Some of the newer applicators are making finish application even easier. Just like your transition from riding a tricycle to a bike with training wheels to a standard bike, you work up from old-school applicators to new-school. A T-bar applicator, especially with tapered ends, is great for applying any finish. It allows you to get around doorjambs, and it puts a lot of finish down faster than a lambswool applicator. Some companies also manufacture a lambswool sleeve that can be slipped onto a T-bar. This speeds up application, and it also holds a lot of finish. Another option is rolling finish on with a ¼-inch or 3/8 -inch roller. This gets the finish down fast and agitates the floor very little (more agitation to the finish makes it look worse).

Waterborne Urethane

All the applicators for water-based urethane are synthetic. When applying this type of finish, you definitely don't want to use a China bristle brush or lambswool applicator because the two hold a lot of finish and, unlike oil, you don't want all that on the floor; water-based is designed to go down thinner. Synthetic applicators just spread finish; they don't hold any finish in them. Many of the same synthetic applicators, except lambswool, can be used with water-based: a synthetic pad on a block, a T-bar with a synthetic sleeve or a roller. The cut-in pad you use for the edges of the flooring should also be synthetic.

Moisture-Cure Urethane

Many guys have different systems for applying moisture cure finish, which is mostly used on the East Coast. With this finish, contractors tend to use a brush—either a 6-inch China bristle or 12-inch brush—as opposed to the T-bar. It's a fast-applying finish, so using a roller also works.

Conversion Varnish

One of the most efficient ways to apply conversion varnish, which is also called "acid-cure" or "Swedish" finish, is with a brush. Contractors can choose between a 6-inch China bristle or a 12-inch brush, but the main point is to get down so you can see the finish being applied. Conversion varnish has a tendency to separate and leave missed spots, so if you're down on your knees applying with a brush, you can see anything that's missed. As with many finishes, conversion varnish can also be applied with a roller. Here, you have to follow the manufacturer's recommendations for which sleeve to use on the roller, and you have to be certain you're applying enough finish. Application of this finish is easy, but typically the cleanup is more involved, requiring a lacquer thinner.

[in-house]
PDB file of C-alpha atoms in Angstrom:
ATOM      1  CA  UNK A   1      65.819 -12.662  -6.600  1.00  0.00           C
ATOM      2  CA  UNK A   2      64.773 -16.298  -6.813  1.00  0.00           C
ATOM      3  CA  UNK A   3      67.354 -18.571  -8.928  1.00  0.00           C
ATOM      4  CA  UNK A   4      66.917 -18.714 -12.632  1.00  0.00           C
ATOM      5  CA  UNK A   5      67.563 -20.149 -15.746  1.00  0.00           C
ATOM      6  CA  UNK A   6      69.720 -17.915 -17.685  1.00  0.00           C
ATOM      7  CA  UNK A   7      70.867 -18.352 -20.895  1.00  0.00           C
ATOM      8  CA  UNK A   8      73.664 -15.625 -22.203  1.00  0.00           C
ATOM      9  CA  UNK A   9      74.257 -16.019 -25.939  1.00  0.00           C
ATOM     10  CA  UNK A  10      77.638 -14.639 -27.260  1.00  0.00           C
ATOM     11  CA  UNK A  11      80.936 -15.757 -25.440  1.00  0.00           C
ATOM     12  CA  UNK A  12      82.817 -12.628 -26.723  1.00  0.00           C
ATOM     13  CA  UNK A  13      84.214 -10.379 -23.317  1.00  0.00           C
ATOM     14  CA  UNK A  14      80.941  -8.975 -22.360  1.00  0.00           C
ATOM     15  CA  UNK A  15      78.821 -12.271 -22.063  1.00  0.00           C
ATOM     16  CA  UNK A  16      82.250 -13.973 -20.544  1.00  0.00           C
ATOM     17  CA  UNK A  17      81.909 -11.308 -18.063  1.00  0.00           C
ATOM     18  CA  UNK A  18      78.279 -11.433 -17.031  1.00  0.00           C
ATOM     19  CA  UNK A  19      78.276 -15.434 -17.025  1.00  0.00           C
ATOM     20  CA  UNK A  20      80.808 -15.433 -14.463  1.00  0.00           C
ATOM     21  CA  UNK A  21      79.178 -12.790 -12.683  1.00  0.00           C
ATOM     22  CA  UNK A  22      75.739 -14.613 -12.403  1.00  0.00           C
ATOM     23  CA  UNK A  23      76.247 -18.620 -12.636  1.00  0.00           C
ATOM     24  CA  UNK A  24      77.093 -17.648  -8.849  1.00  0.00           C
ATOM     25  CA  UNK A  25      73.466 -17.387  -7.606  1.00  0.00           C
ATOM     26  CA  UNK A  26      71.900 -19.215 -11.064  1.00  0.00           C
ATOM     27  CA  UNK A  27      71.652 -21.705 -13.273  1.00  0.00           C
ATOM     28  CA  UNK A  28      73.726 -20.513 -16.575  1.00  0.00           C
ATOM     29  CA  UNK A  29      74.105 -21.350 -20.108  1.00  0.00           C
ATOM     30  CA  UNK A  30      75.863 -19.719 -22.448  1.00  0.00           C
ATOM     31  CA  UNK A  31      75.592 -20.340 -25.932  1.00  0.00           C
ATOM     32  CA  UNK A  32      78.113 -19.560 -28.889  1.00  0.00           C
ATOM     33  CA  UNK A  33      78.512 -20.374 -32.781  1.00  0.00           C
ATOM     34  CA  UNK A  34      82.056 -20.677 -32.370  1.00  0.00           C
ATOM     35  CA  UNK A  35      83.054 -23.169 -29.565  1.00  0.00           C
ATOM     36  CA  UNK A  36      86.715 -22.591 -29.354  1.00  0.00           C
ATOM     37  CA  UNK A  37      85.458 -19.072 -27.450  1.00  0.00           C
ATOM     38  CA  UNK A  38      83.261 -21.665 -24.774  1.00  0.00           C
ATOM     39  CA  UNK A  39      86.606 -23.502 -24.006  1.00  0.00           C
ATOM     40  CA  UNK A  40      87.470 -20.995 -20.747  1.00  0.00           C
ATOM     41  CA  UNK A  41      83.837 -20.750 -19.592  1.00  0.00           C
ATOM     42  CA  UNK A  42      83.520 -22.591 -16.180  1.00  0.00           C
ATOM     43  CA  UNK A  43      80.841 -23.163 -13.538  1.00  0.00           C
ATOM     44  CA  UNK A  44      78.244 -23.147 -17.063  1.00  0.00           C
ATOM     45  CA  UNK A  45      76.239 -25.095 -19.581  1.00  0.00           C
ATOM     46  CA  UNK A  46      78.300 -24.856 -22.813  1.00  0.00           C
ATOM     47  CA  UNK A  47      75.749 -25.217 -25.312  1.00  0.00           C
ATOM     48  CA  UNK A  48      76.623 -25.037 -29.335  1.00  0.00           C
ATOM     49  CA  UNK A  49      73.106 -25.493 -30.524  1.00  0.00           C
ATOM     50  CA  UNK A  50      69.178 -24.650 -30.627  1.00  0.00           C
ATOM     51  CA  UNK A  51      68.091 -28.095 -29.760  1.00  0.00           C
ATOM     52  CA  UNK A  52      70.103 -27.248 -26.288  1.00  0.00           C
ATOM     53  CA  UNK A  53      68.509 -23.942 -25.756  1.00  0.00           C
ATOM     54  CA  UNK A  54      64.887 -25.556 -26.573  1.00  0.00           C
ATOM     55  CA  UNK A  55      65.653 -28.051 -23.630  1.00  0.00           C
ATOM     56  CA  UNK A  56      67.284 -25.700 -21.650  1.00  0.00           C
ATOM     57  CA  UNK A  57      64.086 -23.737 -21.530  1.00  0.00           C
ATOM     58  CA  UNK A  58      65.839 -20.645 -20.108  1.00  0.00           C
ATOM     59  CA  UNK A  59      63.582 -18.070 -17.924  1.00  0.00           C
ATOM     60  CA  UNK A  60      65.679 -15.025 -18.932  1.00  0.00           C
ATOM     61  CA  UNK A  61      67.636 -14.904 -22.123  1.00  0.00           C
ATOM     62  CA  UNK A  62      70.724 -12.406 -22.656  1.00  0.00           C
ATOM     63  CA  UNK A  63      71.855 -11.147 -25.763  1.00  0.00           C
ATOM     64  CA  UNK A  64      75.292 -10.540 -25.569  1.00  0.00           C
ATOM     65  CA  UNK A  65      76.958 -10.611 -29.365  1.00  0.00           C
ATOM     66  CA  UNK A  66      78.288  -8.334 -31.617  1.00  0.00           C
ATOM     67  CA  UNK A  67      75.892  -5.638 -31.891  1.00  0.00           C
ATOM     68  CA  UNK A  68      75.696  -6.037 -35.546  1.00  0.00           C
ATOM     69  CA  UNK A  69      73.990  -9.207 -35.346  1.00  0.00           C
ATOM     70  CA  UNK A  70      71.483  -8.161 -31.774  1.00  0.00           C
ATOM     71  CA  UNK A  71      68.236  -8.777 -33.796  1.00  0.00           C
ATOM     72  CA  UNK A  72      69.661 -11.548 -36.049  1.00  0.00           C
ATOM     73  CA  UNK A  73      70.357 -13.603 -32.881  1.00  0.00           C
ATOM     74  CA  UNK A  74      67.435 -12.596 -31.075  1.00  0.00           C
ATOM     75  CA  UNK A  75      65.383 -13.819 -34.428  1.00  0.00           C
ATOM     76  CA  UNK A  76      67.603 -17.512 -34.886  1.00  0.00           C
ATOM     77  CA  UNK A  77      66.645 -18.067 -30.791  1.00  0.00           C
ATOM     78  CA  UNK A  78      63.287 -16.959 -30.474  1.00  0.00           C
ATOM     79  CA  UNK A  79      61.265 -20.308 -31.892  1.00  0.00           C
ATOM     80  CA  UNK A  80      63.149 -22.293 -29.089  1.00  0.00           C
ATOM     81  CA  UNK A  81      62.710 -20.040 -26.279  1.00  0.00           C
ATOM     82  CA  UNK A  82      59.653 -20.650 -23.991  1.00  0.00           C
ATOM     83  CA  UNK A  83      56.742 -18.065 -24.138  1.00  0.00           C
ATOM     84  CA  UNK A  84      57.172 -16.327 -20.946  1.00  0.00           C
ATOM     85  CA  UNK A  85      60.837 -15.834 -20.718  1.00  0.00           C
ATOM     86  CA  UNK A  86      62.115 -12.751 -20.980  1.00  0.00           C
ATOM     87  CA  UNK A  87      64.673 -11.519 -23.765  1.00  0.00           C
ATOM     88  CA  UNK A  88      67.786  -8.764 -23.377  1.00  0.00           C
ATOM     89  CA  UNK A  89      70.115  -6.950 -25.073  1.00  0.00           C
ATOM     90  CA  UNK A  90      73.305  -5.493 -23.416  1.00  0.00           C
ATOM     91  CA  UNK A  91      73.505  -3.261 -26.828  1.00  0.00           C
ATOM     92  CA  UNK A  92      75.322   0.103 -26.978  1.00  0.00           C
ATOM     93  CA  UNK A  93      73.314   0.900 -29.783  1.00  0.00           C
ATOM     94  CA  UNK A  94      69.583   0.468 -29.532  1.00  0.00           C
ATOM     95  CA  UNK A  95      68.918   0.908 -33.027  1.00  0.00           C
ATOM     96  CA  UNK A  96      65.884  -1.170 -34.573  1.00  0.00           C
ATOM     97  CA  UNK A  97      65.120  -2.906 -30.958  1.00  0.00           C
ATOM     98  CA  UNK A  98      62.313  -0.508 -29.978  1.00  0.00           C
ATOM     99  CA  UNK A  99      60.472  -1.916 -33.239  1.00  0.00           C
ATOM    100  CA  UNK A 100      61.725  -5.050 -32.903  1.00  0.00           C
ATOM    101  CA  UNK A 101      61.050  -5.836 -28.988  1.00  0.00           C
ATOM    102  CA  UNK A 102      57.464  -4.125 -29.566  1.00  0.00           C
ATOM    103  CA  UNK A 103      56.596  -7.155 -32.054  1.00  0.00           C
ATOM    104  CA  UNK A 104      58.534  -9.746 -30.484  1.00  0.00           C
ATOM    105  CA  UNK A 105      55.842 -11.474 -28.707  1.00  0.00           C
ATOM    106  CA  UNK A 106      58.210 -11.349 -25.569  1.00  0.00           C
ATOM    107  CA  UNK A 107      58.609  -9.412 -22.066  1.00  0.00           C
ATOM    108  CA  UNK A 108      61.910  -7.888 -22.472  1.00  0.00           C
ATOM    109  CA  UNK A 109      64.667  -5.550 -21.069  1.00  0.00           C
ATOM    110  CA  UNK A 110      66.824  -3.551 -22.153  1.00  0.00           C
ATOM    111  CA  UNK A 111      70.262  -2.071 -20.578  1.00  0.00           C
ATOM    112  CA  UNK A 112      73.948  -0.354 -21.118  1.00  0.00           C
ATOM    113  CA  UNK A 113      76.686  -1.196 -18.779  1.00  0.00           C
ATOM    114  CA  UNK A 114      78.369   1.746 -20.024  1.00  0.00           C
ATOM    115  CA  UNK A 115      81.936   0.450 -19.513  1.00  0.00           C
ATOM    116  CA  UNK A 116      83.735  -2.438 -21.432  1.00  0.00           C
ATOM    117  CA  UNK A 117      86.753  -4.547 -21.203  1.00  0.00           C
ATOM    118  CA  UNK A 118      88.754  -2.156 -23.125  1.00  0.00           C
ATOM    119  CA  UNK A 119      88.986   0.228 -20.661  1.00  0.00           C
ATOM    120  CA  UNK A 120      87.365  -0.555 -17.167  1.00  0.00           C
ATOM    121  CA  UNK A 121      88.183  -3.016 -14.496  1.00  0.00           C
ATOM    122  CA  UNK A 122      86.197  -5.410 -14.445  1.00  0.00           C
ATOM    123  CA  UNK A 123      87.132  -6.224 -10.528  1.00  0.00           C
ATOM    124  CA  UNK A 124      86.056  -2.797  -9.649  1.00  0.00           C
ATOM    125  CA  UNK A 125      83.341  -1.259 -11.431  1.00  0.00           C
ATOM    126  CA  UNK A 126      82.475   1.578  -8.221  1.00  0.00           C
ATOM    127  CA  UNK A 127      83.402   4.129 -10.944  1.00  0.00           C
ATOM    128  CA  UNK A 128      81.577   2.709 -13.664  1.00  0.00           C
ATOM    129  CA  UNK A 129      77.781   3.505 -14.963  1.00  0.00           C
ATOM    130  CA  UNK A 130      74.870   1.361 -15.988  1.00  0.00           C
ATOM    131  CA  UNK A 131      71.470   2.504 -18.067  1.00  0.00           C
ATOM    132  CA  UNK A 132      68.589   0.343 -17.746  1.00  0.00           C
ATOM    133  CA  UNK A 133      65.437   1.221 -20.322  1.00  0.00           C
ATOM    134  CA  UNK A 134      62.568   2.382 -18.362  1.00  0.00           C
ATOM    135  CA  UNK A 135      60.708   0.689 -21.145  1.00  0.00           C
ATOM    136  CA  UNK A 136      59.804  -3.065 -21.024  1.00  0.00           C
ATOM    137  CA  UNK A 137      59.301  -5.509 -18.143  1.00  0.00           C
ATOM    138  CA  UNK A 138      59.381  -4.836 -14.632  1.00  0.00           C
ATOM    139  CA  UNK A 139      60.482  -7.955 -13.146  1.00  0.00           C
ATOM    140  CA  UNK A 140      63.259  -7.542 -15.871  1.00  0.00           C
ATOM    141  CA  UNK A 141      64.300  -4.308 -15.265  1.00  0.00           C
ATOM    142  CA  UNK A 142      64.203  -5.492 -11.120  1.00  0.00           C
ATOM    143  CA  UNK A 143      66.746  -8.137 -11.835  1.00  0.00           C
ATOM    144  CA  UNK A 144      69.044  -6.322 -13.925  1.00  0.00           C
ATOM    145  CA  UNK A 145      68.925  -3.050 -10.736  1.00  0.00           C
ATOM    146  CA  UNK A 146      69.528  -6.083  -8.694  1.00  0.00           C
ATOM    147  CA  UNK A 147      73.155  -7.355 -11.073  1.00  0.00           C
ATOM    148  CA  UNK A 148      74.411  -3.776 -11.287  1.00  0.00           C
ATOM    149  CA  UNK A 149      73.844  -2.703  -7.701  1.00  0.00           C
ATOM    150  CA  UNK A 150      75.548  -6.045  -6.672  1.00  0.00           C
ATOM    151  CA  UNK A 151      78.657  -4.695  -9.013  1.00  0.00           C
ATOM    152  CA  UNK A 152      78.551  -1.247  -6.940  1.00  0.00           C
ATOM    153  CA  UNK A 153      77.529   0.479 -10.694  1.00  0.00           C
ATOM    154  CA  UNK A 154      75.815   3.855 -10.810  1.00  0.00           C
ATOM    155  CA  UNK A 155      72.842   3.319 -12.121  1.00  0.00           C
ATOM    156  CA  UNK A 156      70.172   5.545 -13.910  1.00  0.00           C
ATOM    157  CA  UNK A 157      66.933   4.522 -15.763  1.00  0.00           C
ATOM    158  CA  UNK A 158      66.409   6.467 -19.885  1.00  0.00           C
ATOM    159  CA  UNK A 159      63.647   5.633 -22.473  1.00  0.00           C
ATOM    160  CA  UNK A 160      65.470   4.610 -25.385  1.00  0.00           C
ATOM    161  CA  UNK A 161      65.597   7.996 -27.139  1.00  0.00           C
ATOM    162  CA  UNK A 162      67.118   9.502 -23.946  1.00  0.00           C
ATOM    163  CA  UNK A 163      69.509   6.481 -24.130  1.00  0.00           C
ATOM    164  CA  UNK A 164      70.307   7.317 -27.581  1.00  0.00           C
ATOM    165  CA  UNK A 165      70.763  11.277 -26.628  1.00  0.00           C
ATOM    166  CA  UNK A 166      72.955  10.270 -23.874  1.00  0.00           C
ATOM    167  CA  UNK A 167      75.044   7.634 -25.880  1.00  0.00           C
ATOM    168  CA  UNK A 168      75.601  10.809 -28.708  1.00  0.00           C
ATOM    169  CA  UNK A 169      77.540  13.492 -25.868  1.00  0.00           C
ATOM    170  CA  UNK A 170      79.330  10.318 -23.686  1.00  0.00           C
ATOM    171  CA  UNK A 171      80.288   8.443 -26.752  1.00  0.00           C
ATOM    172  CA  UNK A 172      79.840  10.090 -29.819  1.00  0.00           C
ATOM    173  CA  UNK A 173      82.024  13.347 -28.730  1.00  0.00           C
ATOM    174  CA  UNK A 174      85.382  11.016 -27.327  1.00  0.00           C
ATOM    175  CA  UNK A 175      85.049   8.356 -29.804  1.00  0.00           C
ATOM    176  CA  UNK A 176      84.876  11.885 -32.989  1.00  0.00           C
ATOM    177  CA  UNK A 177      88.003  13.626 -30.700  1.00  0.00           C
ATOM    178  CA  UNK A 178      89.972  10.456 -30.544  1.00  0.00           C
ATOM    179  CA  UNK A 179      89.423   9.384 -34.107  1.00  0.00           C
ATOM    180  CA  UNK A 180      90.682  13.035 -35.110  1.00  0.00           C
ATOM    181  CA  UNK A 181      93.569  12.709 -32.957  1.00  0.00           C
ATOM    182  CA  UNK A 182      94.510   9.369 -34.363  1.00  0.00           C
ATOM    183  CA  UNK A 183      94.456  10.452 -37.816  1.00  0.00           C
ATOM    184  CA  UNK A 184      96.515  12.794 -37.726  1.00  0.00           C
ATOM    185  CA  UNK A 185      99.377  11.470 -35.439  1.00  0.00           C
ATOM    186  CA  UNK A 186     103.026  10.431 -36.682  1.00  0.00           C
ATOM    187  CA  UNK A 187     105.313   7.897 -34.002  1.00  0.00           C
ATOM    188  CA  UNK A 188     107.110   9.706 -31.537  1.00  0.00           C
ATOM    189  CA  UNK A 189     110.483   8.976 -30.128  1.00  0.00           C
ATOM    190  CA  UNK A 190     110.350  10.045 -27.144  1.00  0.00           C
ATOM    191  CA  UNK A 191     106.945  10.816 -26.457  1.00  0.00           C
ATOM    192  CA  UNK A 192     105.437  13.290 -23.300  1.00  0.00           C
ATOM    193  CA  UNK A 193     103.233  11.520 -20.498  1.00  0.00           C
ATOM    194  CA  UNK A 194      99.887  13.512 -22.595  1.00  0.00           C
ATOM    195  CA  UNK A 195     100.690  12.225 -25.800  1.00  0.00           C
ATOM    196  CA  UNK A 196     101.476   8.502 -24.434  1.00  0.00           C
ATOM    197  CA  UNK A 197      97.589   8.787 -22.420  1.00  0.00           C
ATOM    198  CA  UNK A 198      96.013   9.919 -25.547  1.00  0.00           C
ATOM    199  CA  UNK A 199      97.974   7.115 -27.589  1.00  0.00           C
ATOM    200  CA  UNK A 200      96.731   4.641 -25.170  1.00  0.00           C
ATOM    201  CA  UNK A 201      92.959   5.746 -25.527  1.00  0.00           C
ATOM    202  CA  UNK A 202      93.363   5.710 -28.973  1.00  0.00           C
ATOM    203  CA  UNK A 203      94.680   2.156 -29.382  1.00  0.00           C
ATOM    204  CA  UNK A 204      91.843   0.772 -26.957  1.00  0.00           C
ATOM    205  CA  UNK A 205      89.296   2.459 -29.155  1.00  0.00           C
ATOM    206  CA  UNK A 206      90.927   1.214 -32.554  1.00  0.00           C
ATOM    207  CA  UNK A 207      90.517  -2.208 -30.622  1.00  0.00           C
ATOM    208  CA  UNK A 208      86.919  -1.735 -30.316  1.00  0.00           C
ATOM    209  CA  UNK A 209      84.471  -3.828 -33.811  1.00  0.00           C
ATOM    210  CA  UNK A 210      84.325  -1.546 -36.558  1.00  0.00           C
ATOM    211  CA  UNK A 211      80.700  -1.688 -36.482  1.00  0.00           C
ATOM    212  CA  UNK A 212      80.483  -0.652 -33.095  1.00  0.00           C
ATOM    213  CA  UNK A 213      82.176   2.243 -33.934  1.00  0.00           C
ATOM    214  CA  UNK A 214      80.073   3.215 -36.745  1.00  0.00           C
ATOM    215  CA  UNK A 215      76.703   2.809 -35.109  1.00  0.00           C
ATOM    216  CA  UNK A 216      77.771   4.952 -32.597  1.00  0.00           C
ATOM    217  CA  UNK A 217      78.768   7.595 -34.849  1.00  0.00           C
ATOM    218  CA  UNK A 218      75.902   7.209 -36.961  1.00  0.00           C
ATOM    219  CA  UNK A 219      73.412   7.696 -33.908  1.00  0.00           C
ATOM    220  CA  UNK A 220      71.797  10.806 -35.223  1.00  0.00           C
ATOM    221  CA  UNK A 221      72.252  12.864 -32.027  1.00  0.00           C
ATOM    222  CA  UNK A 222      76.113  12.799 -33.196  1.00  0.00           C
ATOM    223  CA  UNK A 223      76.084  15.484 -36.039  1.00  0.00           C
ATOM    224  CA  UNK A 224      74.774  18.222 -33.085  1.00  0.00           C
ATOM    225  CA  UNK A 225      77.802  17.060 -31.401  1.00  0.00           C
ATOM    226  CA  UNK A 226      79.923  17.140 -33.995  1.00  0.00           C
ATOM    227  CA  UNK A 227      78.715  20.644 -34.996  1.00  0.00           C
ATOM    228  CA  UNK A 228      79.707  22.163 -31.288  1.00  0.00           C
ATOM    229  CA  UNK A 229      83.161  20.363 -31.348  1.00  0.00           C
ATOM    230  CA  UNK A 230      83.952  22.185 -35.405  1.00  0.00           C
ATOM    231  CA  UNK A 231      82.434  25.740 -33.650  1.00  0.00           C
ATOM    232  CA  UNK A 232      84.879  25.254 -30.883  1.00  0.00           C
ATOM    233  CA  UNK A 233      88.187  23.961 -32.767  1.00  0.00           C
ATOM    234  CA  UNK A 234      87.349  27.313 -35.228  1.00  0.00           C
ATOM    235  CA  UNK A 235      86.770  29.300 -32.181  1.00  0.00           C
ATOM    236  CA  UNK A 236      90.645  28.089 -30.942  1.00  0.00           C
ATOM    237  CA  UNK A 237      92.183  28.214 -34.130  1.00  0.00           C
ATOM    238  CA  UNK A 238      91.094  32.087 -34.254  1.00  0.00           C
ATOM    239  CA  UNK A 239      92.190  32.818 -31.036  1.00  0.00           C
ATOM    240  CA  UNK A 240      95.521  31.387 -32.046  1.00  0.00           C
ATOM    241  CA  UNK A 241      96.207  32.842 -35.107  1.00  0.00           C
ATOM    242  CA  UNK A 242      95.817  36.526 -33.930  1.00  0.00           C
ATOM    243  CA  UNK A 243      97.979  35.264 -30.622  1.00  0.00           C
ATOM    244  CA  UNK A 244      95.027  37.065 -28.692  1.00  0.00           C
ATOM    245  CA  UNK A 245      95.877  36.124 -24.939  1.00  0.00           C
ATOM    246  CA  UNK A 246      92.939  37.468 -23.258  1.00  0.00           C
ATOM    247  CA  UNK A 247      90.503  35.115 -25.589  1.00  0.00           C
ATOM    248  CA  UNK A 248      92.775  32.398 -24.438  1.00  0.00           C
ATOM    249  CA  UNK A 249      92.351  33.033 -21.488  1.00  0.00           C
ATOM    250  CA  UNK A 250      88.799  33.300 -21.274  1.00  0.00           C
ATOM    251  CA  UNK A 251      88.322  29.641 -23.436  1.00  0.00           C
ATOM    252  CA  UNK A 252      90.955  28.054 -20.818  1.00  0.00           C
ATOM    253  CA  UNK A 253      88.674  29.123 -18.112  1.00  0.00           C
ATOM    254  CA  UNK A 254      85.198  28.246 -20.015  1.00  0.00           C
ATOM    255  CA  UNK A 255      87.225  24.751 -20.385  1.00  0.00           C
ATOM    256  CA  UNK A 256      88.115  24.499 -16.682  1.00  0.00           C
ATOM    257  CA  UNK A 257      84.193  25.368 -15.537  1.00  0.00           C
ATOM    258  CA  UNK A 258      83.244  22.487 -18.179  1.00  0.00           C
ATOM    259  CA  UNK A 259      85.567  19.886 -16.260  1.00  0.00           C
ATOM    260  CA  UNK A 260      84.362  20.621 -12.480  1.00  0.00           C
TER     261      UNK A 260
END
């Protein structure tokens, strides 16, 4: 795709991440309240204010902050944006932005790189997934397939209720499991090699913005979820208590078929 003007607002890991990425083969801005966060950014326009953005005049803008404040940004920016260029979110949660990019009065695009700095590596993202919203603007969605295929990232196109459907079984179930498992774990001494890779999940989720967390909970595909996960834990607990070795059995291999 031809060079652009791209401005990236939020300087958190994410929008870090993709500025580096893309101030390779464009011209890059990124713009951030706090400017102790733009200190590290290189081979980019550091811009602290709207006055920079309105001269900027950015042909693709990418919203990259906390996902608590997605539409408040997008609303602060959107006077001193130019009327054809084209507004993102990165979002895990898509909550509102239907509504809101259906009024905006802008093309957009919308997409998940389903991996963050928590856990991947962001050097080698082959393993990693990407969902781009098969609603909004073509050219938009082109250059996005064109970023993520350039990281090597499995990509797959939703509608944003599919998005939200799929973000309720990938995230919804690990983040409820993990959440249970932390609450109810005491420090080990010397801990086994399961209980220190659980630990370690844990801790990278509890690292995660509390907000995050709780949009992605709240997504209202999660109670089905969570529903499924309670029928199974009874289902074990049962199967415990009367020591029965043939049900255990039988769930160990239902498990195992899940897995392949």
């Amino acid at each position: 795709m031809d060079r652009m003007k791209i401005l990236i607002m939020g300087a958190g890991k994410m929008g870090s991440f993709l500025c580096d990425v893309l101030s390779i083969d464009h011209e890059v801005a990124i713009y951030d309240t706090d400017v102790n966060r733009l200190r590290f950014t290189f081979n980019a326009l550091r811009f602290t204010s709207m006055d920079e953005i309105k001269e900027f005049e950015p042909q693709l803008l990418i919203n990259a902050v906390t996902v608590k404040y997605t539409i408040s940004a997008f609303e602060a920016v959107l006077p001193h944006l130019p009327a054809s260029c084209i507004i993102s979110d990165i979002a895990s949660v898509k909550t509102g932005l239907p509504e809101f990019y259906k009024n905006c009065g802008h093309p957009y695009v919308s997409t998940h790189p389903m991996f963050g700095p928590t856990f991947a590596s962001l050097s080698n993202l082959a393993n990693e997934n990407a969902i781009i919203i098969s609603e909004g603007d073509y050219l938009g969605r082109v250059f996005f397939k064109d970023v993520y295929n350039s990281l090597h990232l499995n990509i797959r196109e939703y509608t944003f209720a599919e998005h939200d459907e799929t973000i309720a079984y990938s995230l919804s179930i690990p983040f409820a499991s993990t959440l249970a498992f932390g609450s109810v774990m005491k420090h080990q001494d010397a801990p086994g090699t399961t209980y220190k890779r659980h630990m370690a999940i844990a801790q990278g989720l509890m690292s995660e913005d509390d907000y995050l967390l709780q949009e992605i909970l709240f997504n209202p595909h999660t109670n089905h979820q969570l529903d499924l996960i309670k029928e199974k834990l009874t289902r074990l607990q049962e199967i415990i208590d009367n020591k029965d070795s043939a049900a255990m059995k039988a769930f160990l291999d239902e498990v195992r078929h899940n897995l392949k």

Using the proper applicators for each finish and getting the correct spread rate is essential to making that finish look great. Using the best applicator for that type of finish, and following the manufacturer's instructions, will help you "get 'er done."

Bill Costello is an Olive Branch, Miss.-based southeast account manager for finish manufacturer Dura Seal.

Applicator    Finish                           


I change from lambswood block to roller on the last year and dispite that I had not a single issue related to marks ,paddles or lines common on other methods of application I find a costumer that complain about a different texture on the finish that do not show on the eyes but you fill a little rugged .....anybody can tell me what it is and how to avoid?
WF  Owner  9/25/2010 1:21:41 PM